It was with great interest, then, that I read China Scherz’s Having People, Having Heart: Charity, Sustainable Development, and Problems of Dependence in Central Uganda. Scherz in many ways tackles these issues head-on, although her focus is more pointedly on development. She compares “secular” discourses of sustainable development with Catholic understandings of charity, and explores how they converge with and diverge from local Kiganda notions of personhood and exchange. The book, she writes, is about “understanding the ways these different ethicomoral assemblages – or the heterogeneous ways people understand and orient themselves toward something we might imperfectly call ‘the good’ or ‘the right’ – come together in collision, collaboration, coexistence and compromise” (7).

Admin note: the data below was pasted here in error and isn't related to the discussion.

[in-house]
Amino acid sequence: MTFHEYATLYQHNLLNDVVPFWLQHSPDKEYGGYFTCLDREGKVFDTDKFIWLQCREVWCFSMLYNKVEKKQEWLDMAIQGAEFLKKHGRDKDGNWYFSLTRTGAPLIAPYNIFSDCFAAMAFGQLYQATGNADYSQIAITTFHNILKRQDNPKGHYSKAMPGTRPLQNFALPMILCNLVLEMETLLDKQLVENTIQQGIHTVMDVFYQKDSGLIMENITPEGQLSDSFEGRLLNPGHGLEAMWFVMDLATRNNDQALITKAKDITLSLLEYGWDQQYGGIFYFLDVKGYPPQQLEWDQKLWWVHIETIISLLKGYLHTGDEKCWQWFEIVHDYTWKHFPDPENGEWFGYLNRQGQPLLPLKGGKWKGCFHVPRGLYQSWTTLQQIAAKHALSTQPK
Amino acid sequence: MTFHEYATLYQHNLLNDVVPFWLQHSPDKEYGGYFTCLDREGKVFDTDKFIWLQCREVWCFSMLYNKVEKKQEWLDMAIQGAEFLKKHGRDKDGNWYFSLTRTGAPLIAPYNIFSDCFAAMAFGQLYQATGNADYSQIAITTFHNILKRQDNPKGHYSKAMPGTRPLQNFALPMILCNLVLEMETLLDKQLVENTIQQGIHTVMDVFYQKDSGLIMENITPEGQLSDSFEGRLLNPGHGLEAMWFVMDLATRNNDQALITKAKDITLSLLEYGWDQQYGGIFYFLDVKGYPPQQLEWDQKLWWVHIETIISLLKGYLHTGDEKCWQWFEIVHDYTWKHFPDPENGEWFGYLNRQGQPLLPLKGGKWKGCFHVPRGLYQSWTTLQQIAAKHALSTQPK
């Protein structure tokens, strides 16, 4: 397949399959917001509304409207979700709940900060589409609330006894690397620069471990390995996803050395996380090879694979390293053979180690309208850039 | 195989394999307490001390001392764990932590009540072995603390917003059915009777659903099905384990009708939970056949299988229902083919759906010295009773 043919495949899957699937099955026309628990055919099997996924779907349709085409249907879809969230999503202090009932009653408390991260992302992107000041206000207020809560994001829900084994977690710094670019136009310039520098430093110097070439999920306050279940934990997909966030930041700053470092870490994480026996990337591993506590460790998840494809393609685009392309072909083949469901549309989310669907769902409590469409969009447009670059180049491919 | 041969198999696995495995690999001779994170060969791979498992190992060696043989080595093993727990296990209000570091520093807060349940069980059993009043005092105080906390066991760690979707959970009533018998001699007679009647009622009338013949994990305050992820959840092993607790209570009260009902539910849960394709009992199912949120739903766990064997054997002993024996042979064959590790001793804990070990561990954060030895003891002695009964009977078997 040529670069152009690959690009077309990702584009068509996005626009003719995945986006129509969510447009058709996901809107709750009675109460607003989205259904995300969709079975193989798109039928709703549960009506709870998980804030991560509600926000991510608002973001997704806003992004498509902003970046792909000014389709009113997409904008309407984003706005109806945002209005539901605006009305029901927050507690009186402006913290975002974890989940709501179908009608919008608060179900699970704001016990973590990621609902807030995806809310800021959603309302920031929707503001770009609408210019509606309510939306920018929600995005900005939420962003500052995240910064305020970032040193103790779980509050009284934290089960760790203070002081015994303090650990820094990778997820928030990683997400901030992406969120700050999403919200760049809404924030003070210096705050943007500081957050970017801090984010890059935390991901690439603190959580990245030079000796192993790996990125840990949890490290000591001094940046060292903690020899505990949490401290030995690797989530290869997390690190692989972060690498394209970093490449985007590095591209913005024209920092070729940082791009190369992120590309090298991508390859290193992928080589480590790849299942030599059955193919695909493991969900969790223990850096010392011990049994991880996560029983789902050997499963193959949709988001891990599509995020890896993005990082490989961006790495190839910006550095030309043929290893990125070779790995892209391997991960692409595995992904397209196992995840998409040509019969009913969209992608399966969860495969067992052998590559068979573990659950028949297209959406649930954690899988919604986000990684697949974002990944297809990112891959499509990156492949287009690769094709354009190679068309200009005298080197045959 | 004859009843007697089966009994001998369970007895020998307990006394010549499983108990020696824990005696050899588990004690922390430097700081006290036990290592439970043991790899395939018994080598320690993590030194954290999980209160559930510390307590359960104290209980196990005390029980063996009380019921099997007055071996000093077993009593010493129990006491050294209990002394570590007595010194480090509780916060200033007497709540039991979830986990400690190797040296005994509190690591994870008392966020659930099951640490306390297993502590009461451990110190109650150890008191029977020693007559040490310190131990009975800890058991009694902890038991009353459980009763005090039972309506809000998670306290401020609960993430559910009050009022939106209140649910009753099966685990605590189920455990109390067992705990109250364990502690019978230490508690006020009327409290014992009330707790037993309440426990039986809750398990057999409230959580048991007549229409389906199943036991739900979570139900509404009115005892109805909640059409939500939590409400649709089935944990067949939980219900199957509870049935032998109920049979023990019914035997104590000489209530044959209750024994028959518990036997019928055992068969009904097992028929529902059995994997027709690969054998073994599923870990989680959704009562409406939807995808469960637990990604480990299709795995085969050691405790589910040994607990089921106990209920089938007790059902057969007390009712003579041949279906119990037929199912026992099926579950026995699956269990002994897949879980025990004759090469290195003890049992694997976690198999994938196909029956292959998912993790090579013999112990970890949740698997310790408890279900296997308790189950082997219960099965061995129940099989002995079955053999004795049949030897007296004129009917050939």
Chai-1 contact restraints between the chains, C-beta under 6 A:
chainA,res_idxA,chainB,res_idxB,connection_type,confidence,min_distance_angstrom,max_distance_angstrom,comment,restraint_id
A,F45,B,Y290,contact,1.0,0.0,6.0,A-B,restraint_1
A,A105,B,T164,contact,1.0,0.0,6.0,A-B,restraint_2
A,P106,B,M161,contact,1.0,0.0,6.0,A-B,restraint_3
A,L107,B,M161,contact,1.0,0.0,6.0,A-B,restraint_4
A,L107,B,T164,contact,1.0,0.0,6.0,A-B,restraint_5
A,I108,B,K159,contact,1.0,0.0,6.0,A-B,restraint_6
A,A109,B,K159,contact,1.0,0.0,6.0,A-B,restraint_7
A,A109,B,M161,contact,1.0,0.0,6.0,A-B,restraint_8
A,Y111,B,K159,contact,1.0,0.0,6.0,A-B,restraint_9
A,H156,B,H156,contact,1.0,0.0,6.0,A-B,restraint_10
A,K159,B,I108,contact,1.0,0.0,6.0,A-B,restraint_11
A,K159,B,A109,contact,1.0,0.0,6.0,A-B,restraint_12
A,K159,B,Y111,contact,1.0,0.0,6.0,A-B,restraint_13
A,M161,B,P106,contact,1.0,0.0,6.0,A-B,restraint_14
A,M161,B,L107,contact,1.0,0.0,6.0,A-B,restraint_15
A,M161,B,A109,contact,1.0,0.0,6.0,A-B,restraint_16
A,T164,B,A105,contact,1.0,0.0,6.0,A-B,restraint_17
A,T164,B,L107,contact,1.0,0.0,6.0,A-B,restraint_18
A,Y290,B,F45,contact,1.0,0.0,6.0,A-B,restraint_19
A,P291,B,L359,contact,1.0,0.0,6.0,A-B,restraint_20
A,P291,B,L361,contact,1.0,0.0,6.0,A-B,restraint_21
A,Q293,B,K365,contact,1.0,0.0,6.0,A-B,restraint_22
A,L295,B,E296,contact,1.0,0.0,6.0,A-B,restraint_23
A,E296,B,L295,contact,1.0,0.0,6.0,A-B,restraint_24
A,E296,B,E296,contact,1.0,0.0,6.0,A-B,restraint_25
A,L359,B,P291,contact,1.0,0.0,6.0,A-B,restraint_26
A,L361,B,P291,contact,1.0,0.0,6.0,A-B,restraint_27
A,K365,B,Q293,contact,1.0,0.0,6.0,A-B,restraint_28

Abstract: In much of the work on Pentecostalism and development to date, Pentecostals have been considered as individual, adult converts adopting new (in contrast to traditional) socioeconomic approaches. These are seen by some authors as having transformative results for personal wellbeing and economic success as they are no longer subject to the restrictions of state, nation and society; others present opposite conclusions. As an alternative point of departure, this article considers that Charismatic, Pentecostal Christianity has been of great importance in the creation and evolution of Kenya as a state and nation. This understanding is used to illuminate the themes that dominated the country’s general election of 2013 and its developmental ramifications. It is suggested that exploring Pentecostalism at the level of nation and state, whilst continuing to allow for the importance of conceptions of personal responsibility, offers an additional and complimentary approach for exploring Pentecostalism and development.